The intention is pure (though some may think misguided) – give small companies owned by women and minorities a leg up in the highly competitive bidding for government contracts.
But in practice, programs that require a portion of federal, state or local contracts to go to what are called disadvantaged business enterprises (DBEs) are often ripe for abuse because monitoring them is so inconsistent.
Minority-contract scammers tend to stay out of the big time to avoid scrutiny, sticking to highway construction and other infrastructure projects.
But in what may be the mother of all high-profile DBE hustles, the head of a Canadian steel company that won almost $1 billion in contracts to work on the World Trade Center was convicted yesterday in New York of wire fraud and conspiracy, according to the AP.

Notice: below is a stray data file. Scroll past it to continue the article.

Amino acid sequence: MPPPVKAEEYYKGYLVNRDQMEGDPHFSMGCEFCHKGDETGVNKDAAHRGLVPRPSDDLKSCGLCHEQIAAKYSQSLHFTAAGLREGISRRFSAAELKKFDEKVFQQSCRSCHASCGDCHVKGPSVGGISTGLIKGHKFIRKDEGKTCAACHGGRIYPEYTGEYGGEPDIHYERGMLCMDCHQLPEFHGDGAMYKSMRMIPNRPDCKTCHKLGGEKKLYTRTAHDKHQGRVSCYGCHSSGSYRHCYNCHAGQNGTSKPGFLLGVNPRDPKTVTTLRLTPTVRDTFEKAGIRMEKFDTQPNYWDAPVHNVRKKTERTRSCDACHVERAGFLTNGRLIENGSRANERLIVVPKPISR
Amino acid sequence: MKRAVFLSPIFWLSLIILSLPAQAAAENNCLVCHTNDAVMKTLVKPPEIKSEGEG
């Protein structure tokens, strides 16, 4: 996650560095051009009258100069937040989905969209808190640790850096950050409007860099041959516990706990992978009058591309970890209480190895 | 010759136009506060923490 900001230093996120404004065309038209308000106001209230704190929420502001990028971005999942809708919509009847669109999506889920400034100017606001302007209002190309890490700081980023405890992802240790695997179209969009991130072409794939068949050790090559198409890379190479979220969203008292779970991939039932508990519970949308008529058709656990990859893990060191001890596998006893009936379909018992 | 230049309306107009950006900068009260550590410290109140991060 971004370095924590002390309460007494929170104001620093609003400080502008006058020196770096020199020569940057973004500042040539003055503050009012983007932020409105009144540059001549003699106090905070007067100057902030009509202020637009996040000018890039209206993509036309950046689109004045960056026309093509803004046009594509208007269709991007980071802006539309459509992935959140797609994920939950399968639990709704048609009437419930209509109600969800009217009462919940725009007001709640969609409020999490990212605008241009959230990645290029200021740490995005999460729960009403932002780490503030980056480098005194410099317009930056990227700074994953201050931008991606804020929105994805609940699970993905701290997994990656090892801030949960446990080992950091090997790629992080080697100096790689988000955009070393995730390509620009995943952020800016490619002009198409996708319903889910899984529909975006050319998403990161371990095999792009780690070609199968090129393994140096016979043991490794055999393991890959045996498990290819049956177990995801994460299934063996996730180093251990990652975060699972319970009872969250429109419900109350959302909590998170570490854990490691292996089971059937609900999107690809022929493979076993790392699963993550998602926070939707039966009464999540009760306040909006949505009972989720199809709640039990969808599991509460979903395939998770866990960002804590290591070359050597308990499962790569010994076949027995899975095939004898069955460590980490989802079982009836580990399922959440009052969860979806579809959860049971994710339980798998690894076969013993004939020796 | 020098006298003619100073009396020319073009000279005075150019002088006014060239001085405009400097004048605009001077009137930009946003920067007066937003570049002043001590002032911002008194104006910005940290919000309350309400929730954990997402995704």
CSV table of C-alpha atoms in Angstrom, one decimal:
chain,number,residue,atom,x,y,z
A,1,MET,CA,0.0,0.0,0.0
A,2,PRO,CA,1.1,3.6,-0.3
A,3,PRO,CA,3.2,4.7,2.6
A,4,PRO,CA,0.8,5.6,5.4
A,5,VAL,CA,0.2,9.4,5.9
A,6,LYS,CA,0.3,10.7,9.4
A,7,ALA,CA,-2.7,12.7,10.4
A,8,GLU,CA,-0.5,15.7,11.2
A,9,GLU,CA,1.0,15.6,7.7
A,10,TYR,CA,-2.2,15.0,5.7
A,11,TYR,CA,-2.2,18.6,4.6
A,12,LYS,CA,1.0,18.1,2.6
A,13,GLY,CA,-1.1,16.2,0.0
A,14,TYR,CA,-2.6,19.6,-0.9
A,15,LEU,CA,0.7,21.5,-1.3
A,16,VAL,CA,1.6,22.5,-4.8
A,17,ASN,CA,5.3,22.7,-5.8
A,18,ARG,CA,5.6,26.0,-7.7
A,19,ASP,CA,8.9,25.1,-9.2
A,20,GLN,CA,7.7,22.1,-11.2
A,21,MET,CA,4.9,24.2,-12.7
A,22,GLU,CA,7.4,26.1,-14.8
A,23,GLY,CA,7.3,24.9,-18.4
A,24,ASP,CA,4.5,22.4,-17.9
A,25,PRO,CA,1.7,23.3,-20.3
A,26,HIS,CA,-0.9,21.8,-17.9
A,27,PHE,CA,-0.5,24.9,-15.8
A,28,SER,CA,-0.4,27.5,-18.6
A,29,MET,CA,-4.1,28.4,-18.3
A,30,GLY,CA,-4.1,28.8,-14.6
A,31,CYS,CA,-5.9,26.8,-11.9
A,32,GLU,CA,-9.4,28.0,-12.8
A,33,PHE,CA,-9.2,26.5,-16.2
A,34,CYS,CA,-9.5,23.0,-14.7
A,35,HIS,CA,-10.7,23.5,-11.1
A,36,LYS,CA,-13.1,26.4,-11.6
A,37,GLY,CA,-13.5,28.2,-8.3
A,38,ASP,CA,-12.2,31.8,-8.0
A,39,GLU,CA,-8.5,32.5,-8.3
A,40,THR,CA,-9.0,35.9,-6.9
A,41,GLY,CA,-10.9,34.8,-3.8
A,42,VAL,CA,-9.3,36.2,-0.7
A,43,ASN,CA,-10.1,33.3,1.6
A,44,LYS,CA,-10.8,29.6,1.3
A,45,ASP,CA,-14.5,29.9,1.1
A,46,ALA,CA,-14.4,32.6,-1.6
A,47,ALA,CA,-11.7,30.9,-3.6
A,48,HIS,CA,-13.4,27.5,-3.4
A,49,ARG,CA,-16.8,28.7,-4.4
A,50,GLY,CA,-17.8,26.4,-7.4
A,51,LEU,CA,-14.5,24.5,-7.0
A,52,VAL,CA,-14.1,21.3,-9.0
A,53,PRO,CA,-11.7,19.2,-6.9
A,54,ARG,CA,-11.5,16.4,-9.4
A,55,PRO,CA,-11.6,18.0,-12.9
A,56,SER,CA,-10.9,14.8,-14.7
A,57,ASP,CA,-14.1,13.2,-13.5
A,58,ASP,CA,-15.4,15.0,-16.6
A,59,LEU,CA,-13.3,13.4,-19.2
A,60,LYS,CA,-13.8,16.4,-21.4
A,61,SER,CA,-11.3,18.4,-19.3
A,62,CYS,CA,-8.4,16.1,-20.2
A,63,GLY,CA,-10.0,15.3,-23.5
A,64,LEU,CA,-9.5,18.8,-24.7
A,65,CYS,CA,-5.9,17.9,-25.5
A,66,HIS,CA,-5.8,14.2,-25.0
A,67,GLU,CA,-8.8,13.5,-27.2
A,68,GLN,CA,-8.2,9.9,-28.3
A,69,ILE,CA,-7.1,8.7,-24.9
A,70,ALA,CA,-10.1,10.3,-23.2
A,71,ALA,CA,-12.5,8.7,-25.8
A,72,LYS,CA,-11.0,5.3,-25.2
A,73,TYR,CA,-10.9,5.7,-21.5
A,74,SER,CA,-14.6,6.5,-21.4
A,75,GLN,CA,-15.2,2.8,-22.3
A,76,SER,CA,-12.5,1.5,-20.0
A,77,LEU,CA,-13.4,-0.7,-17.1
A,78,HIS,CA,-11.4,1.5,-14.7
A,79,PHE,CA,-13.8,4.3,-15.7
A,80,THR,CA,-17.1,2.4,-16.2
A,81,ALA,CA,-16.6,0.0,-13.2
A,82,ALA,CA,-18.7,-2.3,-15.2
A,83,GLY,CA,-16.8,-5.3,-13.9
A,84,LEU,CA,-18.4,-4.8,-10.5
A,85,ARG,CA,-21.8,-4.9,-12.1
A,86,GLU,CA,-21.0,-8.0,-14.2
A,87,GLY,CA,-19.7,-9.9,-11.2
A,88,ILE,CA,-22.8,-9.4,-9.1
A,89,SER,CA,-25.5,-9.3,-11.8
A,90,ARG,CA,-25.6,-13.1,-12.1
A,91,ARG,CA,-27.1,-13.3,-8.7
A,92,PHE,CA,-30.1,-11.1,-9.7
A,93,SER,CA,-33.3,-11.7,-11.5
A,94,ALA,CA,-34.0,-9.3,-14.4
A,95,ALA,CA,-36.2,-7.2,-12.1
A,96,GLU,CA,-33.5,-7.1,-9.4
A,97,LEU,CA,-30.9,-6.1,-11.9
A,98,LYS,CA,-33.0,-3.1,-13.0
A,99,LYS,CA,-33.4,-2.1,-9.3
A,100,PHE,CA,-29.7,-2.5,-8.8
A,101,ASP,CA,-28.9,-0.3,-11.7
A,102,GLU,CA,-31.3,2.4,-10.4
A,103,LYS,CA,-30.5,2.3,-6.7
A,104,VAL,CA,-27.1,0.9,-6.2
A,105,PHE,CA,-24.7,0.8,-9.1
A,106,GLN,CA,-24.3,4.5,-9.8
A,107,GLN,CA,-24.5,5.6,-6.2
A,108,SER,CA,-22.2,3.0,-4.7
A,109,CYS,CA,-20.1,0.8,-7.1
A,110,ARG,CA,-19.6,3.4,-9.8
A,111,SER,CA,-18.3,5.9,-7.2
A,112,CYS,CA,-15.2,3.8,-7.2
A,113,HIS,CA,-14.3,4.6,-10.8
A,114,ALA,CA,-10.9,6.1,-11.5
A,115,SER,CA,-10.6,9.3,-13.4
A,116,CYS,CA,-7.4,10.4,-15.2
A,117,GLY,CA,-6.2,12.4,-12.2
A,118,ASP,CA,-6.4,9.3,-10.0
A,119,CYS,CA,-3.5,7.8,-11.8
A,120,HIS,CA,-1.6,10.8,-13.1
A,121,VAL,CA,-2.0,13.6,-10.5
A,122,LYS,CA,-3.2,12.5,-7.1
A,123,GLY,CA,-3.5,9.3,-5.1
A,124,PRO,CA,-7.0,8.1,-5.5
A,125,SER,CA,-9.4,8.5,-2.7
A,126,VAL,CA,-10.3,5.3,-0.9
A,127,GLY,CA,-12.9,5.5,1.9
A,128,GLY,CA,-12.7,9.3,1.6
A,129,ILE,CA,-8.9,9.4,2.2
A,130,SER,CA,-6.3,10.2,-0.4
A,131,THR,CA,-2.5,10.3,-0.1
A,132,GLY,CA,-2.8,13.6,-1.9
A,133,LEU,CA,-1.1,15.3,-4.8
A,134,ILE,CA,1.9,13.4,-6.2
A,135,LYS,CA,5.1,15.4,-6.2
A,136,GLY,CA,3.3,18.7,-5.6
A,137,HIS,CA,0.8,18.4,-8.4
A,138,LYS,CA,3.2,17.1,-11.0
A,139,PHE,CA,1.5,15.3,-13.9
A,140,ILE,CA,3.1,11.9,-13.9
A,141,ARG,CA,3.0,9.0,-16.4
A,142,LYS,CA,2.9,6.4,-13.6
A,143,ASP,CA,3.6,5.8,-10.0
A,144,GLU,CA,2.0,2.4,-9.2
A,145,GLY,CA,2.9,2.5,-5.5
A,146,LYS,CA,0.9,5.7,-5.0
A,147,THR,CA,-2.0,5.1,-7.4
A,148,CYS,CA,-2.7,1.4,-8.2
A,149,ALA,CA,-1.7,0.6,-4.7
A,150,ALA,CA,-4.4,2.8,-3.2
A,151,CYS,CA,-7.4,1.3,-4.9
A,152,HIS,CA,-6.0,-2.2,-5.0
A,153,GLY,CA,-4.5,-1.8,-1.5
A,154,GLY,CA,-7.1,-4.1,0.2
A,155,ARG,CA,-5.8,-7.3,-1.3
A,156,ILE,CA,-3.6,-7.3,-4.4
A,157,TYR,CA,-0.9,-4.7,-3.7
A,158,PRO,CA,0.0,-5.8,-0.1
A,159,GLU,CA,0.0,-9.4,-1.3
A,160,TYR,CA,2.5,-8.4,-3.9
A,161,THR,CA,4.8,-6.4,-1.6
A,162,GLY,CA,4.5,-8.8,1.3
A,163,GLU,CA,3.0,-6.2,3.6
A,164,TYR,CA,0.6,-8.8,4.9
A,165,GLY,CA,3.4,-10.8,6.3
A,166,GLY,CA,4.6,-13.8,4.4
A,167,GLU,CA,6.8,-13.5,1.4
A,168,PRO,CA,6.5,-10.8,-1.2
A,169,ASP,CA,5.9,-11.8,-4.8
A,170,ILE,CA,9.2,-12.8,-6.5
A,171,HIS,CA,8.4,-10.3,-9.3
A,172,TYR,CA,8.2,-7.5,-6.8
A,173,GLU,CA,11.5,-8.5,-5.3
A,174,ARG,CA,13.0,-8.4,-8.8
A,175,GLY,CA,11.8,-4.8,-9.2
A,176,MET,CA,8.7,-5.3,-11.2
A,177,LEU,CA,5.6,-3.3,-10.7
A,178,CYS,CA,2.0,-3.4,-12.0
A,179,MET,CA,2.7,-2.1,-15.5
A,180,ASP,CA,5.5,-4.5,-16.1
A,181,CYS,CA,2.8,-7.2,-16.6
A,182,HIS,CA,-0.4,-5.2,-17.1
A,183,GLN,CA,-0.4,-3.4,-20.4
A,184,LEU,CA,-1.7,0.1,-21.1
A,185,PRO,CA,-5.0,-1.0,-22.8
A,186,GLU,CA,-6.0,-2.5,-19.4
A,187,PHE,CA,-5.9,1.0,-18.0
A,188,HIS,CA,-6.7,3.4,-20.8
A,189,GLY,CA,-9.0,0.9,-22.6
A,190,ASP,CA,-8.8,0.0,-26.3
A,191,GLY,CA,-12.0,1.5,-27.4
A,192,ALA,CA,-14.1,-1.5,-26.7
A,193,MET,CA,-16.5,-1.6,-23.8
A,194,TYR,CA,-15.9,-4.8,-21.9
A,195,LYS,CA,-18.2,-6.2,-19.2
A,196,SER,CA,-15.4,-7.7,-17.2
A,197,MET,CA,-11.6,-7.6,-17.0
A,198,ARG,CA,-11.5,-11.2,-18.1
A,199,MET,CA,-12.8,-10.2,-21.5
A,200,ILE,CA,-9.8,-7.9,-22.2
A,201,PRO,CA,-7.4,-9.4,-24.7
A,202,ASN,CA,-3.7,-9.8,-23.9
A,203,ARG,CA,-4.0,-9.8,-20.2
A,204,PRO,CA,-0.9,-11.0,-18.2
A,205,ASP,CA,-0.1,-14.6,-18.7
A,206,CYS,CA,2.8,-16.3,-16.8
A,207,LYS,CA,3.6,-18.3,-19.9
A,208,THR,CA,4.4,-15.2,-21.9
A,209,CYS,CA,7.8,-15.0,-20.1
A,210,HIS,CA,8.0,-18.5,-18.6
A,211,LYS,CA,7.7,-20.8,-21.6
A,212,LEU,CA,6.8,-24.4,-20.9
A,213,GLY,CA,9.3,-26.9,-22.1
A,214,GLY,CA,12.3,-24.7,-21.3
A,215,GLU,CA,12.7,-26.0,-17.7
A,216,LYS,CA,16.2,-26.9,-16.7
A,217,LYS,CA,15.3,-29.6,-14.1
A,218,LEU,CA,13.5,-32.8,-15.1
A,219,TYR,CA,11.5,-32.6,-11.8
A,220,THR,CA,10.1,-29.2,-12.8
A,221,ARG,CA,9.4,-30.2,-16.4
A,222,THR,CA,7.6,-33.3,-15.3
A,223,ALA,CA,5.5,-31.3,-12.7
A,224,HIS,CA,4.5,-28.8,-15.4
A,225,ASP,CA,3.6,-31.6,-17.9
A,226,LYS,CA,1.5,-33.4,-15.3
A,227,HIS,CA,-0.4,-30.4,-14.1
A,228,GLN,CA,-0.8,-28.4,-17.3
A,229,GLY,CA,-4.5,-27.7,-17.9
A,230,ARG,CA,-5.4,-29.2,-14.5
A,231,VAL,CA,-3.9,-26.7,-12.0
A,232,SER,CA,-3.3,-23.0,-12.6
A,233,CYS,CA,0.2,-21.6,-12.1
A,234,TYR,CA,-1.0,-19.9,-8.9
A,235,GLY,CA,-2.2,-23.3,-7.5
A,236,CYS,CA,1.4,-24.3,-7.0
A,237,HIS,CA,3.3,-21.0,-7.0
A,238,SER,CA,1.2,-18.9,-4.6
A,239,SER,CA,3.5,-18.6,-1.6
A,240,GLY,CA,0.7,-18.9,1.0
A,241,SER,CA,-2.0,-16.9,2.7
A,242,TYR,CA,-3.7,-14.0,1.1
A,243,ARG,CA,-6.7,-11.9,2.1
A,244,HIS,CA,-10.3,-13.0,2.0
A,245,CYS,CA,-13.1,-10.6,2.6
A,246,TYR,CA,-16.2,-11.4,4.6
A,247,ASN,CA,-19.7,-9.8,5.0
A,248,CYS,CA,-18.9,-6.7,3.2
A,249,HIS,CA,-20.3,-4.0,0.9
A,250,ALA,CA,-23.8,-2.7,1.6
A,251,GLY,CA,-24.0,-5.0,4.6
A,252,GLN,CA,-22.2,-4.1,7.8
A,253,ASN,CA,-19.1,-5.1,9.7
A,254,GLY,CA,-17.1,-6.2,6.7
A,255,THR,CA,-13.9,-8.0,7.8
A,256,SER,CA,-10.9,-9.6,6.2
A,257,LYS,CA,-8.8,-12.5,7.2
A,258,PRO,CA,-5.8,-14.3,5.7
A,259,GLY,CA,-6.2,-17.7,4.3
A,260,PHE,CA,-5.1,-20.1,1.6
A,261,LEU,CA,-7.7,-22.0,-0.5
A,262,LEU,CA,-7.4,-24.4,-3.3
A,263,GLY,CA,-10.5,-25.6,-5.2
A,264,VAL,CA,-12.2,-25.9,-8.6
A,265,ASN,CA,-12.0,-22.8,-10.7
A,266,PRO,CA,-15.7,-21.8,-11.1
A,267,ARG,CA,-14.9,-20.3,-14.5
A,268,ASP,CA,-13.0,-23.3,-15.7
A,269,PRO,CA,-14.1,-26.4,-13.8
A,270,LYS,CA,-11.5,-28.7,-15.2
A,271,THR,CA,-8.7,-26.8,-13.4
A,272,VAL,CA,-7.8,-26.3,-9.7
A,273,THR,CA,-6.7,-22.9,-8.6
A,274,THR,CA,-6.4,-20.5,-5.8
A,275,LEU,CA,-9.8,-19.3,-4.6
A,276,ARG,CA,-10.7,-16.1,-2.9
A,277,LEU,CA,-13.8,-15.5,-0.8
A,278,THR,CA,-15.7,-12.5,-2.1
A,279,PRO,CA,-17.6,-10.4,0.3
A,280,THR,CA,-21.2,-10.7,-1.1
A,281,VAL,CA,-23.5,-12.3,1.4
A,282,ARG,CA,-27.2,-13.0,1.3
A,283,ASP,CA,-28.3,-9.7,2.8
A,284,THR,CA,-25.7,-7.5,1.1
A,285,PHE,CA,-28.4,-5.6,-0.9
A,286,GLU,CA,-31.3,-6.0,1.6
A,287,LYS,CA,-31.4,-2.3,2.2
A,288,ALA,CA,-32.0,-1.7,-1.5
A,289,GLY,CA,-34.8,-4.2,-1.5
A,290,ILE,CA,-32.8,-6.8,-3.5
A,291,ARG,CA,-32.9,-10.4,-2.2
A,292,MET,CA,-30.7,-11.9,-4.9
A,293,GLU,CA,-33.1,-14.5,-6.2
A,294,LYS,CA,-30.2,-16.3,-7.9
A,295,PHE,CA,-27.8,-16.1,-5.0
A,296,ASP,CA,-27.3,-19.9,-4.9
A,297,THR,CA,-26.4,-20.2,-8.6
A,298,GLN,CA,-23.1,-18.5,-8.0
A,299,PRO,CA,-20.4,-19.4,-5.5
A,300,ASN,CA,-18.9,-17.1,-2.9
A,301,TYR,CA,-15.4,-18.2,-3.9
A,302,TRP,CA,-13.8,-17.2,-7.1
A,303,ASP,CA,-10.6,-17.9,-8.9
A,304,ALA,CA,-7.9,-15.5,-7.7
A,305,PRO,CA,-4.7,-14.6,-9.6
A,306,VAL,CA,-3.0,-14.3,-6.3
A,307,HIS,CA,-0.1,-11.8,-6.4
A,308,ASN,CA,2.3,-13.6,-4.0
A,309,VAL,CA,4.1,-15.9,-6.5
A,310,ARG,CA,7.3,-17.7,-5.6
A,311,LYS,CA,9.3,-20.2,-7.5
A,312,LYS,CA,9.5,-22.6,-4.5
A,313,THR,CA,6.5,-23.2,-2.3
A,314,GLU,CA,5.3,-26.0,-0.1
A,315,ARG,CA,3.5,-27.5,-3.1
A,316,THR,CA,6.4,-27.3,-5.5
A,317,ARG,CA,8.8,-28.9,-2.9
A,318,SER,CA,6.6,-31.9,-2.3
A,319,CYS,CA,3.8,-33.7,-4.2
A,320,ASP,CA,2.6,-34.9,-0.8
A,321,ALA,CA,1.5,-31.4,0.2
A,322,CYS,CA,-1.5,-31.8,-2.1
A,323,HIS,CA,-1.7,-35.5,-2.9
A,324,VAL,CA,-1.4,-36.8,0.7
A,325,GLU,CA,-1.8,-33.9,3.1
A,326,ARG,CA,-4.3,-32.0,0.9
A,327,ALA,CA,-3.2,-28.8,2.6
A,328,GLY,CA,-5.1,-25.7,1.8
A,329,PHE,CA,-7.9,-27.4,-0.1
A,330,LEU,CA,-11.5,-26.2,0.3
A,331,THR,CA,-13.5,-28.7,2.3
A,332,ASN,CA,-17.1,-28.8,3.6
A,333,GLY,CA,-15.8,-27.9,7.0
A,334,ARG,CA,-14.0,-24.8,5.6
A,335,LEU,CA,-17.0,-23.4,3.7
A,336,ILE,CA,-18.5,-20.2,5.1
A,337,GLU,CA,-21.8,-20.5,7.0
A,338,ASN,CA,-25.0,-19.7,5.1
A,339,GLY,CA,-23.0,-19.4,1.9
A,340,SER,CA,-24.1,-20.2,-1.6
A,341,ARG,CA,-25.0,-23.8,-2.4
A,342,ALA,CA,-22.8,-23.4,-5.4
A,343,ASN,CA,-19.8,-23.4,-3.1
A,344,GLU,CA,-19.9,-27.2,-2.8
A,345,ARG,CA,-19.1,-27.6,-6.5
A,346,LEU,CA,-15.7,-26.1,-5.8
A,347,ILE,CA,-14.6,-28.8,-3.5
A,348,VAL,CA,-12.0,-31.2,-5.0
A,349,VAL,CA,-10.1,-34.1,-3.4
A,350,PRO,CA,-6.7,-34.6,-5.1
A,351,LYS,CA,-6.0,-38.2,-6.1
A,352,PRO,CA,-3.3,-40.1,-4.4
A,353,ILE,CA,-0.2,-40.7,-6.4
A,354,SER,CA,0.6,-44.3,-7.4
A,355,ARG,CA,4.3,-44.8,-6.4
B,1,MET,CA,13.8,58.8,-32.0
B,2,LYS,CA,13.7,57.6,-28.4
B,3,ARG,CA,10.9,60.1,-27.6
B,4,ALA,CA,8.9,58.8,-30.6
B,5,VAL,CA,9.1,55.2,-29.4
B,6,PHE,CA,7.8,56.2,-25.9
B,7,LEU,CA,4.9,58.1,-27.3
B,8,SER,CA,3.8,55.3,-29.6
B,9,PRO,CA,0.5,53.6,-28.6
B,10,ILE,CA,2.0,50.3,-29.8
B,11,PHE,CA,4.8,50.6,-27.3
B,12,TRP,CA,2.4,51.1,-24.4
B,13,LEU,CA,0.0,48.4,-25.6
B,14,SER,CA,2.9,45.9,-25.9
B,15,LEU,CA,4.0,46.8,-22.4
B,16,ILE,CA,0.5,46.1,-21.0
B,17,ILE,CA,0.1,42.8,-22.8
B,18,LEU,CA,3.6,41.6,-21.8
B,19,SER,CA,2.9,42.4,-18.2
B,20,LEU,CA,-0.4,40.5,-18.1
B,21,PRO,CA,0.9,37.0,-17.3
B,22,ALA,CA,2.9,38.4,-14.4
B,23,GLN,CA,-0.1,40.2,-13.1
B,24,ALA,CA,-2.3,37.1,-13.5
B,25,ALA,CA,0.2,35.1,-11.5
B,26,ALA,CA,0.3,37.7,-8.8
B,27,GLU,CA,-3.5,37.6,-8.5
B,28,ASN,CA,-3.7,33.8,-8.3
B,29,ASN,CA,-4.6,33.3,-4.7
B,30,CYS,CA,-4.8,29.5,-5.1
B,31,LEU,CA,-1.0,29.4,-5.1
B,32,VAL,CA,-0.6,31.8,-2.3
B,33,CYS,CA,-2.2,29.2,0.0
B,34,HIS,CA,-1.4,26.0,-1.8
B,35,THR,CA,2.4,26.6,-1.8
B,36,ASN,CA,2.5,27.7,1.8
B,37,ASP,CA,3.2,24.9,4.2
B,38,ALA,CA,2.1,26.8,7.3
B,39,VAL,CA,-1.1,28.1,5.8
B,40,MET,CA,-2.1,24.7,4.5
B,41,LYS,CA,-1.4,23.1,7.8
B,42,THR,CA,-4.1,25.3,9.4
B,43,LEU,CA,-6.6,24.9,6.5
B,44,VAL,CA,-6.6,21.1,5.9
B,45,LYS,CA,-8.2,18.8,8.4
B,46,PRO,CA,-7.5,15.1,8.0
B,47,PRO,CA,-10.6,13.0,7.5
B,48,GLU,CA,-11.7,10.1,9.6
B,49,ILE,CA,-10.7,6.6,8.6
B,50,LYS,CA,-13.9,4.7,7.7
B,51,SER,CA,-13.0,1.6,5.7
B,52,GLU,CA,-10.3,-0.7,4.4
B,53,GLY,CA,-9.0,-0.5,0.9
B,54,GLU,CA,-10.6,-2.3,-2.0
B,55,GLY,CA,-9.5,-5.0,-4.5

It took a Manhattan jury just a day to convict 65-year-old Larry David, CEO of Ontario-based DCM Erectors Inc., of using two companies – one headed by an Ecuadorian man, the other by a woman – to show that he was subcontracting work to minority firms when, in fact, DCM was doing all the work itself.
Preet Bahara, U.S. Attorney for the Southern District of New York, said in a statement, “The construction work awarded to Davis came with the obligation to employ minority and women-owned businesses, an obligation that Davis shirked and then lied about. We cannot allow major public projects – particularly ones on the sacred World Trade Center site – to be built on a foundation of fraud.”
David is facing a possible 20 years in prison, the U.S. Attorney’s office said.